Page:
Re: [core] Lars Eggert's Discuss on draft-ietf-core-new-block-11: (with DISCUSS and COMMENT)

supjps-ietf@jpshallow.com Wed, 12 May 2021 14:59 UTC

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To: "'Lars Eggert'" <lars@eggert.org>, <mohamed.boucadair@orange.com>
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Subject: Re: [core] Lars Eggert's Discuss on draft-ietf-core-new-block-11: (with DISCUSS and COMMENT)
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Hi Lars,

I have come up with some initial draft changes - do these work for you?

Please see
https://www.ietf.org/rfcdiff?url1=draft-ietf-core-new-block&url2=https://raw
.githubusercontent.com/core-wg/new-block/emphasis/draft-ietf-core-new-block.
txt

Regards

Jon

> -----Original Message-----
> From: Jon Shallow [mailto:supjps-ietf@jpshallow.com]
> Sent: 12 May 2021 10:37
> To: 'Lars Eggert'; 'mohamed.boucadair@orange.com'
> Cc: 'draft-ietf-core-new-block@ietf.org'org'; 'core-chairs@ietf.org'org'; 'The
IESG';
> 'core@ietf.org'org'; 'marco.tiloca@ri.se'
> Subject: RE: Lars Eggert's Discuss on draft-ietf-core-new-block-11: (with
> DISCUSS and COMMENT)
> 
> Hi Lars,
> 
> I will come up with draft changes if the below is acceptable to you.
> 
> Please see inline.
> 
> Regards
> 
> Jon
> 
> > -----Original Message-----
> > From: Lars Eggert [mailto: lars@eggert.org]
> > Sent: 11 May 2021 18:27
> > To: mohamed.boucadair@orange.com
> > Cc: draft-ietf-core-new-block@ietf.org; core-chairs@ietf.org; The IESG;
> > core@ietf.org; marco.tiloca@ri.se
> > Subject: Re: Lars Eggert's Discuss on draft-ietf-core-new-block-11:
(with
> > DISCUSS and COMMENT)
> >
> > Hi,
> >
> > On 2021-5-11, at 16:28, mohamed.boucadair@orange.com wrote:
> > >> 1. The motivation for draft-ietf-core-new-block seems to be a lack of
> > >> performance with RFC7959. For a Proposed Standard, I would expect
> > >> there to be an evaluation that draft-ietf-core-new-block achieves
> > >> that desired level of performance over RFC7959, in a number of
> > >> scenarios of interest. This is to establish that the proposed
> > >> mechanism is fit for purpose.
> > >
> > > [Med] We thought that this is covered by this part of the text:
> > >
> > > ==
> > > Libcoap was tested with complete packet loss in one direction (for
NON)
> > confirming data still gets through, albeit more slowly with the
> > NON_TIMEOUT timeout for every MAX_PAYLOADS packets adding to the
> > overall transmission time. Note that CON fails under these conditions,
and
> > as such RFC7959 fails to retrieve the body.
> > > ==
> > >
> > > The performance comparison is straightforward as RFC7959 (with CON
> > messages) fails while the body is successfully retrieved using the new-
> > block.
> >
> > this says that draft-ietf-core-new-block works where RFC7959 fails.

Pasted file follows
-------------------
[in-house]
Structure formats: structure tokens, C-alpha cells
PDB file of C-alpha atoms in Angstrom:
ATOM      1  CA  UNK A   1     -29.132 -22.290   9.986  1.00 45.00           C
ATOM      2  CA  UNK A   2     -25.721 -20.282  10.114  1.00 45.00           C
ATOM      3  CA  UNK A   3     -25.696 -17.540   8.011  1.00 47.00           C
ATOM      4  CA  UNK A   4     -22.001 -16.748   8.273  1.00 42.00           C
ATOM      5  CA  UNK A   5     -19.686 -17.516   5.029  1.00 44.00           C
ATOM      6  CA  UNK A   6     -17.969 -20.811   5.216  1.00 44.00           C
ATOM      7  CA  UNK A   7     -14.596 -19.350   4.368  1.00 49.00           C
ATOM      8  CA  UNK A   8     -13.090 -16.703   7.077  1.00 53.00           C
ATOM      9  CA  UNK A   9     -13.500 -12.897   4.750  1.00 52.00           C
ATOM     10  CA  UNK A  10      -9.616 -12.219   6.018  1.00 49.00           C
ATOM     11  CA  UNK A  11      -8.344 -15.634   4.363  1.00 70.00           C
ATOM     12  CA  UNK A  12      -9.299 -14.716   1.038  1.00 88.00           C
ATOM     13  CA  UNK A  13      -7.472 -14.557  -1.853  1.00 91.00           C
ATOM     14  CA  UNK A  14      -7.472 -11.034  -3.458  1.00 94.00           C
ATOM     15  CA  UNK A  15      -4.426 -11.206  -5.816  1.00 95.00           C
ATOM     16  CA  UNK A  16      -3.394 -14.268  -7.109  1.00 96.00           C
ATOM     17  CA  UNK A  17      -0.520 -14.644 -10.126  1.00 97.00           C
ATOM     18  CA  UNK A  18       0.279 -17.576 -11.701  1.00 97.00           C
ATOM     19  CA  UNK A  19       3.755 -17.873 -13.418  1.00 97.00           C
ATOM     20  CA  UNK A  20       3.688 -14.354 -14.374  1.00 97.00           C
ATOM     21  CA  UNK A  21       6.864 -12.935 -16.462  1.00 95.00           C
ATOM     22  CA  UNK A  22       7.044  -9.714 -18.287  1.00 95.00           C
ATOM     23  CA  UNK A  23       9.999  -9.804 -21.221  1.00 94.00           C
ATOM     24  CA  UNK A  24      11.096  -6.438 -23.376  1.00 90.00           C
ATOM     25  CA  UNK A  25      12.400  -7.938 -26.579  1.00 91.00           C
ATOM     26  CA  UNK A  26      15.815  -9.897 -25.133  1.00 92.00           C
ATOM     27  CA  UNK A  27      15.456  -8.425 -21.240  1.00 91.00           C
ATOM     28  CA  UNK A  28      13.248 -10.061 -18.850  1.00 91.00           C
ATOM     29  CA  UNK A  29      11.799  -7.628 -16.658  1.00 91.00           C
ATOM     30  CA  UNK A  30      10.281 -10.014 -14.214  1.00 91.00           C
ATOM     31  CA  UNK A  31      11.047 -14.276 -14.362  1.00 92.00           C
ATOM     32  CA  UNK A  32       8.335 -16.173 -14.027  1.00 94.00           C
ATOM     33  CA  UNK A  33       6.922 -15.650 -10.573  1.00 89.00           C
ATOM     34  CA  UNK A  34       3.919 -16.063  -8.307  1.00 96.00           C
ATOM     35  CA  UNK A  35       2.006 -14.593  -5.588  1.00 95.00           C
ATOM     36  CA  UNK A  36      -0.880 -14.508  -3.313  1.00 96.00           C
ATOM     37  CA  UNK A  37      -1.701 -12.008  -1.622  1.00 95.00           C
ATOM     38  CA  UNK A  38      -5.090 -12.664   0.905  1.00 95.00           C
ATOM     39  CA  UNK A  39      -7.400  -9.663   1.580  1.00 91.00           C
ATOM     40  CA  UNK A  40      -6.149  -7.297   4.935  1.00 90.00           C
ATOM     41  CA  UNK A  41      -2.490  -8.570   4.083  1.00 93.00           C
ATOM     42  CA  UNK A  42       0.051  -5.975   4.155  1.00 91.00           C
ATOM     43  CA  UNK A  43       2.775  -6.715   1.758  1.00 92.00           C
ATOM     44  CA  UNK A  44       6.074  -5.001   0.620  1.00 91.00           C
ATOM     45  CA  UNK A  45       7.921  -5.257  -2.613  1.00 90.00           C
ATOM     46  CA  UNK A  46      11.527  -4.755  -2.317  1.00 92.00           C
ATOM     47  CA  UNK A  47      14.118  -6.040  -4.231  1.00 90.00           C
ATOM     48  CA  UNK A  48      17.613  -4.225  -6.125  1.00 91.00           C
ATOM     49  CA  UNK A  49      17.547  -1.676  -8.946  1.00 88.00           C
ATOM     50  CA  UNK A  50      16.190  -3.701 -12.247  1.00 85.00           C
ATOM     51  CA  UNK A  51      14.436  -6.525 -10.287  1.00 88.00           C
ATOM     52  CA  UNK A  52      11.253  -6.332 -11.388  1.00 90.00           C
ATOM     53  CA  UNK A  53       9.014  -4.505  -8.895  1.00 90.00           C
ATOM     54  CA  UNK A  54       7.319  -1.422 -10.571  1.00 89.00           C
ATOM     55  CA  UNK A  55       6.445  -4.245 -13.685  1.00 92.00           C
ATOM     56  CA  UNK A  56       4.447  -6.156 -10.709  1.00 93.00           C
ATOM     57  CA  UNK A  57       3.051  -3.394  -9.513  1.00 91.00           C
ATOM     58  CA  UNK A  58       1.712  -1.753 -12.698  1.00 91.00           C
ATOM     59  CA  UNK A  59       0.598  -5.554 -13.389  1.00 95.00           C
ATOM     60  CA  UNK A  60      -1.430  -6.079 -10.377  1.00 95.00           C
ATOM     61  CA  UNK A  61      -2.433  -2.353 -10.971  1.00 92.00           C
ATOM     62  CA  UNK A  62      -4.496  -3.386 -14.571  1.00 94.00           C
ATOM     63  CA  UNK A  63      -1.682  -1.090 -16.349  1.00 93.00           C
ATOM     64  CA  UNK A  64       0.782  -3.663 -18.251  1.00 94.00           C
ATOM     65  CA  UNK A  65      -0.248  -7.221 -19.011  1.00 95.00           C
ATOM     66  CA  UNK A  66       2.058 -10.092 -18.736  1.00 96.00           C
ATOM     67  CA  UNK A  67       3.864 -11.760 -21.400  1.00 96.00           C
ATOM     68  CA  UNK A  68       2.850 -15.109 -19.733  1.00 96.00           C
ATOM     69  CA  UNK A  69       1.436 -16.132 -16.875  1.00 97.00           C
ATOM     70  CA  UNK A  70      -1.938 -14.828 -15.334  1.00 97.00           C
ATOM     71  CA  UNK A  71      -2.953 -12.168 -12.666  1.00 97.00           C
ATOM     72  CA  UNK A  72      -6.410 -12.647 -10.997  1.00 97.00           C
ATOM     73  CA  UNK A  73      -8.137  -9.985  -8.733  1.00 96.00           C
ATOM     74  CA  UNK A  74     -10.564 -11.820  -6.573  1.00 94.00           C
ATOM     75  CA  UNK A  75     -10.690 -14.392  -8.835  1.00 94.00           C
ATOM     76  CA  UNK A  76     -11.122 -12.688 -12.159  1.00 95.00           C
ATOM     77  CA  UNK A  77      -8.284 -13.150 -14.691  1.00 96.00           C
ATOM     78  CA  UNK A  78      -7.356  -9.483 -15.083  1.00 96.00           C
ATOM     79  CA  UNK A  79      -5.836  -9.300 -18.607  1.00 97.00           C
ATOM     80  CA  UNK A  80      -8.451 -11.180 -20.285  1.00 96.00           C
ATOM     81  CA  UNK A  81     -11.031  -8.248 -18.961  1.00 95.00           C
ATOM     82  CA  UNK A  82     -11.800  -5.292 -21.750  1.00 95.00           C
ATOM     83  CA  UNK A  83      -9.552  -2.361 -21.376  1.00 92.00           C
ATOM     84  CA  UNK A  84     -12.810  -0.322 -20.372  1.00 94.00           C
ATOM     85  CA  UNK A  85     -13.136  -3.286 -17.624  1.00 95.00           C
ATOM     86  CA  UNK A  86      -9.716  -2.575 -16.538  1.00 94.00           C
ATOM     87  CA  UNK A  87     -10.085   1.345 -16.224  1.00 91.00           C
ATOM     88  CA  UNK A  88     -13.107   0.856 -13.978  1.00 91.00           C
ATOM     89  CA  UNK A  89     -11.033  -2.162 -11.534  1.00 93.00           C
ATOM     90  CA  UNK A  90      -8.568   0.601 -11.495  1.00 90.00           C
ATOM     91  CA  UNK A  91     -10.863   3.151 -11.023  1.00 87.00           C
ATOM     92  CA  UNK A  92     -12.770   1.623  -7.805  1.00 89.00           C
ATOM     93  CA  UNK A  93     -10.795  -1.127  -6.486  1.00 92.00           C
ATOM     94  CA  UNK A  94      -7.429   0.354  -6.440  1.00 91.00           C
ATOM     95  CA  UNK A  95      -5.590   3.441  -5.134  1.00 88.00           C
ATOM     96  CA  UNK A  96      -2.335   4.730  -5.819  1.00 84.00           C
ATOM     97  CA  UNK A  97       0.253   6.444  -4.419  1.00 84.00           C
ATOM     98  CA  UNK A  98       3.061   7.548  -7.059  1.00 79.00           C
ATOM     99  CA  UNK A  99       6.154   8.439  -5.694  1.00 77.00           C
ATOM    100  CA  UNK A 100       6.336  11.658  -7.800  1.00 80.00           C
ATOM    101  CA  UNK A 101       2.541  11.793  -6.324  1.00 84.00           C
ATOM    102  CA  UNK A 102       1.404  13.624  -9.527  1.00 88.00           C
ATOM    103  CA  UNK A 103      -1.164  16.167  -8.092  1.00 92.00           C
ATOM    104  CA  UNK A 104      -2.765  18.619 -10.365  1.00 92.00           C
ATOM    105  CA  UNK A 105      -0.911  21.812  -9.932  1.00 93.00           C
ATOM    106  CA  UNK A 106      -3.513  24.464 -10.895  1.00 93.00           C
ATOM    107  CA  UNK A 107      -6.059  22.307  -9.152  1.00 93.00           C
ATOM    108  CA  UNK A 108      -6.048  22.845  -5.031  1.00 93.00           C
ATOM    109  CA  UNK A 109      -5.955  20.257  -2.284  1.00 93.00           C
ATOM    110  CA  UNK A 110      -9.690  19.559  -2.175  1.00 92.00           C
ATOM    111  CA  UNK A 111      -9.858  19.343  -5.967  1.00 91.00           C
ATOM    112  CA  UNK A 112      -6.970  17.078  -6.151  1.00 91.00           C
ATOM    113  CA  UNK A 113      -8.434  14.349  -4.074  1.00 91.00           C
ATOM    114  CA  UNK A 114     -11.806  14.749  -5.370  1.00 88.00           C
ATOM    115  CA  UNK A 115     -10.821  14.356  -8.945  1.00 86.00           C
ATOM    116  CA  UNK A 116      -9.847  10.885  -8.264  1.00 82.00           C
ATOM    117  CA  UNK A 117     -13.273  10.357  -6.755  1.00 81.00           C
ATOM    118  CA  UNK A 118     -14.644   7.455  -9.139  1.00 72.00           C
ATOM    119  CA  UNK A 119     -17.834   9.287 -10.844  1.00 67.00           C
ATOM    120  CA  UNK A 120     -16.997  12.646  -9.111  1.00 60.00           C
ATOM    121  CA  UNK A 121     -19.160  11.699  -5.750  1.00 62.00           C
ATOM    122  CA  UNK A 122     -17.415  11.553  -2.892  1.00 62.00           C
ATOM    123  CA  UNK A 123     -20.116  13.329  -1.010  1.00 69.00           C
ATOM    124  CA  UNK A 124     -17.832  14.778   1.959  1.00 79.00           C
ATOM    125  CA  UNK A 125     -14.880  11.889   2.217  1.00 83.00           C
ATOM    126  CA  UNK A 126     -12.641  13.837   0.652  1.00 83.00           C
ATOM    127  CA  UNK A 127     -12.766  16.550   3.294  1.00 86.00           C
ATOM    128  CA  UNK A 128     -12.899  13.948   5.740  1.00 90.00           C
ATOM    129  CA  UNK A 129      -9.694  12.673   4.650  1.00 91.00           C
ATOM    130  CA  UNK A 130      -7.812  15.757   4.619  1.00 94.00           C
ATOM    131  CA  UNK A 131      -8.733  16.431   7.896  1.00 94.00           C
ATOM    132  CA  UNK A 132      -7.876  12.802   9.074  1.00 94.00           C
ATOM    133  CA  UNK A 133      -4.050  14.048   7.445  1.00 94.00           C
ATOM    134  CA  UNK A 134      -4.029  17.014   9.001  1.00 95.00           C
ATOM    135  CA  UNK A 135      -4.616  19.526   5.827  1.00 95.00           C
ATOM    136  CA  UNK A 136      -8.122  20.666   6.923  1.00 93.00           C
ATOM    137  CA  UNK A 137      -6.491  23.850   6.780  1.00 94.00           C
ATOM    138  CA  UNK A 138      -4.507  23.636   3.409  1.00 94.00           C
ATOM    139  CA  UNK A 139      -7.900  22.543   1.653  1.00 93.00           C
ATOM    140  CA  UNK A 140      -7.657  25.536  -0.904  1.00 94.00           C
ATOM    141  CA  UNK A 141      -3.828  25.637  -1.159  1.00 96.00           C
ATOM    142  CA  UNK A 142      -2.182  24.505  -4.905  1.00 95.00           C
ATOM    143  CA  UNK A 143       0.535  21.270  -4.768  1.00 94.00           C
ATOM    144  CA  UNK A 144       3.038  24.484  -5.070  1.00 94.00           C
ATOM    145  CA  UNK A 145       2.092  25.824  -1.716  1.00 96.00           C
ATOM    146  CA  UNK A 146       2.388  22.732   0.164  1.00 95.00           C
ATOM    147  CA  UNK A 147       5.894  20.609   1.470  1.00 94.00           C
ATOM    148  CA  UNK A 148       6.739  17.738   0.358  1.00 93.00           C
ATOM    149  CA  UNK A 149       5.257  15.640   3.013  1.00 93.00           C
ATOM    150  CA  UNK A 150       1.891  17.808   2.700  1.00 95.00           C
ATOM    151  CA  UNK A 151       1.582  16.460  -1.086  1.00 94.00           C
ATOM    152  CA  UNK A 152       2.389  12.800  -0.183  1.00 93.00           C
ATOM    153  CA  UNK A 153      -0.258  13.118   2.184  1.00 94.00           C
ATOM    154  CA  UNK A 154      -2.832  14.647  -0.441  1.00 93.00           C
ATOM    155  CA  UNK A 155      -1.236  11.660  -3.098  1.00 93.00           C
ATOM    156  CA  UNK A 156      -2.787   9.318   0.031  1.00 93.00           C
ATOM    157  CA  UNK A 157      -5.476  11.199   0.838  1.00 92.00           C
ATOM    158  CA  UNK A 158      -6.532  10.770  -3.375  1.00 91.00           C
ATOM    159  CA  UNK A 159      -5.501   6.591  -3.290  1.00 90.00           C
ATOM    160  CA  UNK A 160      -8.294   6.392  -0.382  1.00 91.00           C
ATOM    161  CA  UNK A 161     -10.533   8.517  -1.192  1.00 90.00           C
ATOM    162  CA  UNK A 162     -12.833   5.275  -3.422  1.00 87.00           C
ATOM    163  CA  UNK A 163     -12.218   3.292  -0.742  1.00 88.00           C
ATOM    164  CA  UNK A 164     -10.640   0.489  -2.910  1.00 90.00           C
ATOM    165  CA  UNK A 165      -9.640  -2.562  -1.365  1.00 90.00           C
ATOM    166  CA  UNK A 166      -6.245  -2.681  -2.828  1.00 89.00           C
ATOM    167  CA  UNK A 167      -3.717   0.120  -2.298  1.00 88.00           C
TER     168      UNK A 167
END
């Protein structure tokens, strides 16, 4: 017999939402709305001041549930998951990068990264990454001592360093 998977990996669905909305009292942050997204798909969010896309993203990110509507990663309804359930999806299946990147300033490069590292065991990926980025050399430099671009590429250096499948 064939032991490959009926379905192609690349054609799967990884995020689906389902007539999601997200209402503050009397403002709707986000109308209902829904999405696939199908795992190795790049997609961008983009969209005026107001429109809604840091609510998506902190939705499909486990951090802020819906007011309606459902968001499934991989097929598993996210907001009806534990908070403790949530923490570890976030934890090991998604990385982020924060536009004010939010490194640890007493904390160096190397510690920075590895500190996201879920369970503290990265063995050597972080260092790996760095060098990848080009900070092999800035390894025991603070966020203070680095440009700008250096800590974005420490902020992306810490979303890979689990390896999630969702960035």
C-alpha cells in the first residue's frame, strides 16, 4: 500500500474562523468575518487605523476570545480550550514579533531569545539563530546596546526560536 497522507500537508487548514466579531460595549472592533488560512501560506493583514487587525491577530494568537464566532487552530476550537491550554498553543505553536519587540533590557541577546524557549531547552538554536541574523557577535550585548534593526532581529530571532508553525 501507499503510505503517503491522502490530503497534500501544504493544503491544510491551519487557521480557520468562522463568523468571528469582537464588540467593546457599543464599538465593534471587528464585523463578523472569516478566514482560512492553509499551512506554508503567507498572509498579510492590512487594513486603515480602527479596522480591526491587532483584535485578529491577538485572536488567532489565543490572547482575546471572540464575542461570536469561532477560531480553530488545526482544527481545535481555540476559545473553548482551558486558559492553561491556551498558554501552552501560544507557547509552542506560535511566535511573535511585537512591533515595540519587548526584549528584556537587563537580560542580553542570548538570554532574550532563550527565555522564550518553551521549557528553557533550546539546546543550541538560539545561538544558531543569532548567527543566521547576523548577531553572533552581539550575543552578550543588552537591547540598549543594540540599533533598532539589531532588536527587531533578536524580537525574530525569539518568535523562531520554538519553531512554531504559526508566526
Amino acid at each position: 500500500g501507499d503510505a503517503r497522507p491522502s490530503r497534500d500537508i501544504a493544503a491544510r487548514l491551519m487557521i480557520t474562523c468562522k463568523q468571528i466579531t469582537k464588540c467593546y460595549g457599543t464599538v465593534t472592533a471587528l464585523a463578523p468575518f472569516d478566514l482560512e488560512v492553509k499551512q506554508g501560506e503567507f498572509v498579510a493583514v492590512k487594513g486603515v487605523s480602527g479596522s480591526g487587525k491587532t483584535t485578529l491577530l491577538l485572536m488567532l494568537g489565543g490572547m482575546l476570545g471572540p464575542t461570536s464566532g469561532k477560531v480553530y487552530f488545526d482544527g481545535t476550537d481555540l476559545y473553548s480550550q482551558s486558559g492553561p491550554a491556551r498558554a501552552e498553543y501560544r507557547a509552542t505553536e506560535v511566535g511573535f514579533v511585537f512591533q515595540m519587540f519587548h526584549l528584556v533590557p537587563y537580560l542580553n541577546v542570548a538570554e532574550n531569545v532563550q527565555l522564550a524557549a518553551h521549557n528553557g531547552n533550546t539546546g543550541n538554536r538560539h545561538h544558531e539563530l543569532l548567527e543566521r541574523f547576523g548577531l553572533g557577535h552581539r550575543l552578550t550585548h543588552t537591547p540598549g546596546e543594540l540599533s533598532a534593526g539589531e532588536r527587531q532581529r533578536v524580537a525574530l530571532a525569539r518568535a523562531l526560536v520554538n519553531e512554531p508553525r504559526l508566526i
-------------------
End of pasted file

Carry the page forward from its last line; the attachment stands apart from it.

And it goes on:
While
> > it's technically true that this makes draft-ietf-core-new-block
infinitely
> > faster then RFC7959, I didn't understand that that was what the title,
> > abstract and some other places in the document meant - it sounded to me
> > that a performance difference compared to RFC7959 was the motivation
> for
> > draft-ietf-core-new-block?
> 
> [Jon] No-  performance was not the original motivation.  We appear to have
> been focused on highlighting the performance benefits rather that this
draft
> is supporting a missing piece out RFC7252/RFC7959, namely robustly
> supporting of Non-Confirmable using a block-wise transfer.  It just
> happened that there was a performance benefit (as seen with TCP sliding
> window where each packet does not have to be acknowledged before
> sending the next one) which we got excited about.
> 
> [Jon] I will look at updating the emphasis in the draft, including the
title and
> abstract which were there from the initial drafts and never properly
> revisited.
> 
> [Jon] The presentation given at Interim Core 13 May 2020
> https://datatracker.ietf.org/meeting/interim-2020-core-
> 04/materials/slides-interim-2020-core-04-sessa-new-coap-block-wise-
> transfer-options-draft-bosh-core-new-block-01.pdf Slide 4 highlights the
> RFC7959 issue when using Non-Confirmable and lossy traffic, Slides 5 - 9
> working through the issues we had found up to that point.
> 
> [Jon] As can be seen the IETF 109 presentation
> https://datatracker.ietf.org/meeting/109/materials/slides-109-core-sessa-
> draft-ietf-core-new-block-01.pdf Slide 5 there was a lot of debate over
the
> naming of this Block option and ended up with Q-Block - again implying
> performance.
> 
> [Jon] As a side note, if returning acknowledgement traffic from the remote
> peer is getting dropped, the large request (or large response) will still
get
> through, albeit with a timeout of NON_TIMEOUT every MAX_PAYLOADS.  It
> is more important (certainly in the DOTS case) to get the information